Proposal to build HS2 in ‘phases’ prompts fears that it may not reach Sheffield
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Leaders in the North of England and the Midlands are "fighting with the government behind the scenes" over plans for a “phased delivery” of the 120-mile eastern leg of the project between Birmingham and Leeds, according to The Sunday Times.
This is expected to be one of the recommendations in an upcoming report by Sir John Armitt, who has been reviewing the plans for the National Infrastructure Commission (NIC).
According to the report in the Times, one option would be to build the HS2 line from Birmingham to East Midlands Parkway as a “first phase” with the rest of the line through Chesterfield and Sheffield to Leeds to be built at a later date.
But the proposed plans could mean construction on the Yorkshire section would not begin until 2040, prompting serious concerns that it may never happen at all.
Councillor Julie Dore, leader of Sheffield City Council, said: “It is vital that HS2 is delivered in its entirety as planned, and it would be hugely damaging to the north of England if the line to Sheffield and Leeds wasn’t built.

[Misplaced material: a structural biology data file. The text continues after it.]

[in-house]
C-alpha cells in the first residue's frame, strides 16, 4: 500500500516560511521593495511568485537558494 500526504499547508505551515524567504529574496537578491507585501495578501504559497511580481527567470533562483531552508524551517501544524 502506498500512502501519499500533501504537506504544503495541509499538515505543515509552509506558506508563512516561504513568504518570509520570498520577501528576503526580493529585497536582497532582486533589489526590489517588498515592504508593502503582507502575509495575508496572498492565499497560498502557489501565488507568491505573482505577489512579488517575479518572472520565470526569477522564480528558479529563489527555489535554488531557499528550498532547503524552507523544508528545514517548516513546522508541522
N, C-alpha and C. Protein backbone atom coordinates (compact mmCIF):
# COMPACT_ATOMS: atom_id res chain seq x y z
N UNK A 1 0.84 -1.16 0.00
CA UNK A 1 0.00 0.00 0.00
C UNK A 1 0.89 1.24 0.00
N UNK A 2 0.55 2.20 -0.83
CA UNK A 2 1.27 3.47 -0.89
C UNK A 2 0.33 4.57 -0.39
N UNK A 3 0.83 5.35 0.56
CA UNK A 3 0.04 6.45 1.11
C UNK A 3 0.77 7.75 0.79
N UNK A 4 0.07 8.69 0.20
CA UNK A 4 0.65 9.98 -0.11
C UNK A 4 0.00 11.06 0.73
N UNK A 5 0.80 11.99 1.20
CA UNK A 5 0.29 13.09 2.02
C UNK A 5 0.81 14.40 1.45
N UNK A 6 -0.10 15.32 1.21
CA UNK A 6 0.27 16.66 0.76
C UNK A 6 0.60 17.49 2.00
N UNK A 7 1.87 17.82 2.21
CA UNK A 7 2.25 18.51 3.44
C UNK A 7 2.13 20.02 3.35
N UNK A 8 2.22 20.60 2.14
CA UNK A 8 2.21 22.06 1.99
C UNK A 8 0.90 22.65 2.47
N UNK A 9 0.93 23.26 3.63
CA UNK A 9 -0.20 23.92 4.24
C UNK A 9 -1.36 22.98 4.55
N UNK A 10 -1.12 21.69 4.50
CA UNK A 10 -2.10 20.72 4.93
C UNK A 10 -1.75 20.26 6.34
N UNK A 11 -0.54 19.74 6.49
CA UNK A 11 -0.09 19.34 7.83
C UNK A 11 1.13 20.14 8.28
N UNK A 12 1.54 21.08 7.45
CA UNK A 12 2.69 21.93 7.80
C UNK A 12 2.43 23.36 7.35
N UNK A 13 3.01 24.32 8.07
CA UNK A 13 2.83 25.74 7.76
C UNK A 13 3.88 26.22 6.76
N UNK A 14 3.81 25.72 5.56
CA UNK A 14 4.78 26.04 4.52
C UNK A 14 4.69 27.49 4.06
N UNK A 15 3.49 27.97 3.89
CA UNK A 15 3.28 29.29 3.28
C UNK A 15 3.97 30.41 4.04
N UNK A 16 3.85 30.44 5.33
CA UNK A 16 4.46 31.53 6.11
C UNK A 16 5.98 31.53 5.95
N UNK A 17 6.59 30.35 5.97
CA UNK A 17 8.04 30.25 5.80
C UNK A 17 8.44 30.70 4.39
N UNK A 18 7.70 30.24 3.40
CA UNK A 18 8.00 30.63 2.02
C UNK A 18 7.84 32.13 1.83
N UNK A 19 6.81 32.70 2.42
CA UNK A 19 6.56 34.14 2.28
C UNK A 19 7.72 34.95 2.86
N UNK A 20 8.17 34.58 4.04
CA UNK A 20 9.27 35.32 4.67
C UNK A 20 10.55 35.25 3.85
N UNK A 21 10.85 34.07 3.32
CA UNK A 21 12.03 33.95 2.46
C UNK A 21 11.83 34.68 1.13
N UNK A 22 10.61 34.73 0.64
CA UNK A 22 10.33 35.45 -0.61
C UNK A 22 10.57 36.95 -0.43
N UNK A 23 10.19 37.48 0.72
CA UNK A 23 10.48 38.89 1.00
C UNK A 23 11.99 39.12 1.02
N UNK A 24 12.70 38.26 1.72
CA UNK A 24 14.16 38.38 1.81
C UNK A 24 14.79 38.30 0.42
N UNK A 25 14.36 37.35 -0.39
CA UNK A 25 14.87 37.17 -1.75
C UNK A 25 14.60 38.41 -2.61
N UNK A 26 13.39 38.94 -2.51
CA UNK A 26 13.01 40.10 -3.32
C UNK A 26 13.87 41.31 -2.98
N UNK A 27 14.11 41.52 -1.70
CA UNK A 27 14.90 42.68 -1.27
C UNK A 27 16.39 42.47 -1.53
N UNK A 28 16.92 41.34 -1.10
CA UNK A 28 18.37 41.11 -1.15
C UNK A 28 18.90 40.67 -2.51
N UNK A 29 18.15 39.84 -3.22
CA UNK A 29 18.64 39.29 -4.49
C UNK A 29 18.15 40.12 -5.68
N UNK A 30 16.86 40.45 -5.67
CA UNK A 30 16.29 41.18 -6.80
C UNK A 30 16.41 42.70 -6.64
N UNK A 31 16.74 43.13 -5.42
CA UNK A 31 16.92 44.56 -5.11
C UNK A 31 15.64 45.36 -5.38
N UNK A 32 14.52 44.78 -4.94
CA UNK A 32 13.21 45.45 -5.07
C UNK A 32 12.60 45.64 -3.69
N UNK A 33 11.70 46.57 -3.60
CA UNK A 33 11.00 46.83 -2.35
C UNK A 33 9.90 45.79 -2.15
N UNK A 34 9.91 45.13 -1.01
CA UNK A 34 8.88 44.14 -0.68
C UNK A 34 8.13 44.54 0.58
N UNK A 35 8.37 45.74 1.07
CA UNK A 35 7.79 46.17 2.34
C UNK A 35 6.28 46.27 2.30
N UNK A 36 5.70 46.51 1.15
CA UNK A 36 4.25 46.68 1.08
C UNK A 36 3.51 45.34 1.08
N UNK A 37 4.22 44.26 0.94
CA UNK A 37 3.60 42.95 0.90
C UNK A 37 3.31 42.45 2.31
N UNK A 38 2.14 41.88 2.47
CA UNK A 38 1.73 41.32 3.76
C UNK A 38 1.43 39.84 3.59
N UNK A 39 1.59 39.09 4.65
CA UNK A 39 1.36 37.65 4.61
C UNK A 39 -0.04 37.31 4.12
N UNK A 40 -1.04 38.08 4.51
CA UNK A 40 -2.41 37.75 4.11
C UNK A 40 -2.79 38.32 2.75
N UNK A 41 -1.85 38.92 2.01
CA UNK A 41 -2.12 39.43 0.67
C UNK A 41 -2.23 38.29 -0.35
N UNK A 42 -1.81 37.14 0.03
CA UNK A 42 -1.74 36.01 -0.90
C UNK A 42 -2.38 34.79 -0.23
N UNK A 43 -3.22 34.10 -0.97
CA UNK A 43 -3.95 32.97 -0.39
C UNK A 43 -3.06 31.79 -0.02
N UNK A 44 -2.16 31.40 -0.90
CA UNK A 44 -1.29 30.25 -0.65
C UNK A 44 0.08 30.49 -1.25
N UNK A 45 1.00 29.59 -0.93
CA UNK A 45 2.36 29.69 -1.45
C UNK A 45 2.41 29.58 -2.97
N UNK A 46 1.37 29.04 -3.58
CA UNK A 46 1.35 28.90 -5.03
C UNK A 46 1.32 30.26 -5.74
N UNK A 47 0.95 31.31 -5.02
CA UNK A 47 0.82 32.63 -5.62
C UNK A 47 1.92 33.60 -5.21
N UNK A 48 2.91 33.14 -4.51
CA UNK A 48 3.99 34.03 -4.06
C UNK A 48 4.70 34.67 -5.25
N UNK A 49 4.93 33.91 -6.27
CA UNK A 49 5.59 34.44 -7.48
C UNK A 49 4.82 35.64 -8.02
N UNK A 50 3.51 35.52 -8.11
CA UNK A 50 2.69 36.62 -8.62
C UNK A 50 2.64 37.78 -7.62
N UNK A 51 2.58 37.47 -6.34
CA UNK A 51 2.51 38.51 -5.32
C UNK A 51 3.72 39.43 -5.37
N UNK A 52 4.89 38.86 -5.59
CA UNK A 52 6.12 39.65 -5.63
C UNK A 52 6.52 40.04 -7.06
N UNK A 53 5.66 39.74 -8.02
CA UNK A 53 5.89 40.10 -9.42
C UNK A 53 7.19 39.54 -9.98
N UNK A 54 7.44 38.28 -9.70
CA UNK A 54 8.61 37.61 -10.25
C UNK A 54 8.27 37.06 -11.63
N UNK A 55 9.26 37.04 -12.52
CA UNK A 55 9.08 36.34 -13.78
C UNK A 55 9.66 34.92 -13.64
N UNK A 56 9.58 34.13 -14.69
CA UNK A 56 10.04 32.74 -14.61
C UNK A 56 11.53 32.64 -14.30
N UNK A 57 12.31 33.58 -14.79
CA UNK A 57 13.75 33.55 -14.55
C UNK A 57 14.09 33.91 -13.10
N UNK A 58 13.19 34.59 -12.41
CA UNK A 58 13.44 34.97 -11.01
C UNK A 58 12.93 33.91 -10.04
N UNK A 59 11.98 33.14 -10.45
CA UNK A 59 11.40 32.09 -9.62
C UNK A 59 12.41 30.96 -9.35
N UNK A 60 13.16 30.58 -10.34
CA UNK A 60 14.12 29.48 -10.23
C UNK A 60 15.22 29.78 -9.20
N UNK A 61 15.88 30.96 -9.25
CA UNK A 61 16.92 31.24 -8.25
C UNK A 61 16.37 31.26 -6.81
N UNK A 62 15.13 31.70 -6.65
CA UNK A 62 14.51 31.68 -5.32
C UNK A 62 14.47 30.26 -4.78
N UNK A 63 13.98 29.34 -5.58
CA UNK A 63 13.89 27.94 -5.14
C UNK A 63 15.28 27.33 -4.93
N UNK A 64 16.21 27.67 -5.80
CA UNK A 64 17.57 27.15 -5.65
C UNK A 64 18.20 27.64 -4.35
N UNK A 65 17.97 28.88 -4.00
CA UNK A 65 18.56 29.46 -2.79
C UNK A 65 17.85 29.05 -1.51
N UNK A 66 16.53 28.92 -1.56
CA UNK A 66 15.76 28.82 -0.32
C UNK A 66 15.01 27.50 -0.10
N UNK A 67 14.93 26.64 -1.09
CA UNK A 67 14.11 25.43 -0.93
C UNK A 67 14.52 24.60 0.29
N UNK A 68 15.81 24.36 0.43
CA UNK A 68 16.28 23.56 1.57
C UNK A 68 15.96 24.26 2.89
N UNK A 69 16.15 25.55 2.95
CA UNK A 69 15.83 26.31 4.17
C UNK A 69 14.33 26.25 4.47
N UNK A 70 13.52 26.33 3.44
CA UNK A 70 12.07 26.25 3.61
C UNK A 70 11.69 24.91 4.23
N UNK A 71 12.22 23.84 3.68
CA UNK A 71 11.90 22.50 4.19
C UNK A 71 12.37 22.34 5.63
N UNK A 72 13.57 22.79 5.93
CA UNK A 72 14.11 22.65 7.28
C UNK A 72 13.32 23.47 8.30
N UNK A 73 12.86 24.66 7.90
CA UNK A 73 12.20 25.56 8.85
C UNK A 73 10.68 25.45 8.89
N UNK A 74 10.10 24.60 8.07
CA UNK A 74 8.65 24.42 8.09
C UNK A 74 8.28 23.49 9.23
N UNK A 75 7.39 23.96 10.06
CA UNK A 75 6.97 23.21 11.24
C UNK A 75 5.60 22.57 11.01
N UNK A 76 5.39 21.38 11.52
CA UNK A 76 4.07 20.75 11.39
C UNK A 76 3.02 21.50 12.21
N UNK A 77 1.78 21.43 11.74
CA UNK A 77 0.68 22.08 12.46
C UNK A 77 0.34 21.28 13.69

“Sheffield has consistently supported the HS2 project because of the economic benefits it can bring the city and to the UK as a whole. We have long argued that it is essential that HS2 is part of an integrated rail strategy for the north of England that includes radically improved links to Leeds and Manchester, not just London, and that this is matched with a comprehensive transport strategy at a local level.
“The economic benefits of high speed rail come not just from faster journey times but also the regeneration that it enables, and the access to jobs and opportunities for people across Sheffield. HS2 is a once in a generation investment and it’s essential that Government commits to investment in the north.”
Dan Jarvis, mayor of the Sheffield City Region, said that “watering down or cancelling the project would be unforgivable”.
“It’s time for the government to stop the dither and delay, put its money where its mouth is and deliver on its promises,” he told The Times.